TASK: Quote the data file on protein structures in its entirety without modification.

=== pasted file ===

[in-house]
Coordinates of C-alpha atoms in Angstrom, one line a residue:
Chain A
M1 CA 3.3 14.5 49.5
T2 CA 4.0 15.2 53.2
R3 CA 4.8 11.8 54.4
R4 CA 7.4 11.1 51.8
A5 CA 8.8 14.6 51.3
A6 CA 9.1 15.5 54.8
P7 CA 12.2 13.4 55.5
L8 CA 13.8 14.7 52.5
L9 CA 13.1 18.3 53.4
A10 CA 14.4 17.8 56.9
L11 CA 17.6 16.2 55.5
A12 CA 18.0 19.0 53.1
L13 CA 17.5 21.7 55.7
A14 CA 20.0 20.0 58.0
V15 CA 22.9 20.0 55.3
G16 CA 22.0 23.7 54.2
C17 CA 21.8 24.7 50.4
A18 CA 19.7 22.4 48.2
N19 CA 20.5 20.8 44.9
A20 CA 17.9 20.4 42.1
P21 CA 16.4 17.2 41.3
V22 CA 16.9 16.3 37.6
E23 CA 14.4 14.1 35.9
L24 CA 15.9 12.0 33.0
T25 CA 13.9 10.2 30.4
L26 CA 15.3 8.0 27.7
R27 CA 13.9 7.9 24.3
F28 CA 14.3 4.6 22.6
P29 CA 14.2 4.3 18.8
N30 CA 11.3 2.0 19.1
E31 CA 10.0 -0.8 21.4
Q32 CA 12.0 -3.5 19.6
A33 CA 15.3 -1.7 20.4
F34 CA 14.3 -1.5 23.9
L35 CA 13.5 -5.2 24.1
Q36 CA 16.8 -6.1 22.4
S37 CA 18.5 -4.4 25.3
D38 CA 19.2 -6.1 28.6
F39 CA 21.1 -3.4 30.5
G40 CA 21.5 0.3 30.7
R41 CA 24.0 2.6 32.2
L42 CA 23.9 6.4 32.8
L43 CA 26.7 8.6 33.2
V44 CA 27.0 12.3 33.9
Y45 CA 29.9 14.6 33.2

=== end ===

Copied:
[in-house]
Coordinates of C-alpha atoms in Angstrom, one line a residue:
Chain A
M1 CA 3.3 14.5 49.5
T2 CA 4.0 15.2 53.2
R3 CA 4.8 11.8 54.4
R4 CA 7.4 11.1 51.8
A5 CA 8.8 14.6 51.3
A6 CA 9.1 15.5 54.8
P7 CA 12.2 13.4 55.5
L8 CA 13.8 14.7 52.5
L9 CA 13.1 18.3 53.4
A10 CA 14.4 17.8 56.9
L11 CA 17.6 16.2 55.5
A12 CA 18.0 19.0 53.1
L13 CA 17.5 21.7 55.7
A14 CA 20.0 20.0 58.0
V15 CA 22.9 20.0 55.3
G16 CA 22.0 23.7 54.2
C17 CA 21.8 24.7 50.4
A18 CA 19.7 22.4 48.2
N19 CA 20.5 20.8 44.9
A20 CA 17.9 20.4 42.1
P21 CA 16.4 17.2 41.3
V22 CA 16.9 16.3 37.6
E23 CA 14.4 14.1 35.9
L24 CA 15.9 12.0 33.0
T25 CA 13.9 10.2 30.4
L26 CA 15.3 8.0 27.7
R27 CA 13.9 7.9 24.3
F28 CA 14.3 4.6 22.6
P29 CA 14.2 4.3 18.8
N30 CA 11.3 2.0 19.1
E31 CA 10.0 -0.8 21.4
Q32 CA 12.0 -3.5 19.6
A33 CA 15.3 -1.7 20.4
F34 CA 14.3 -1.5 23.9
L35 CA 13.5 -5.2 24.1
Q36 CA 16.8 -6.1 22.4
S37 CA 18.5 -4.4 25.3
D38 CA 19.2 -6.1 28.6
F39 CA 21.1 -3.4 30.5
G40 CA 21.5 0.3 30.7
R41 CA 24.0 2.6 32.2
L42 CA 23.9 6.4 32.8
L43 CA 26.7 8.6 33.2
V44 CA 27.0 12.3 33.9
Y45 CA 29.9 14.6 33.2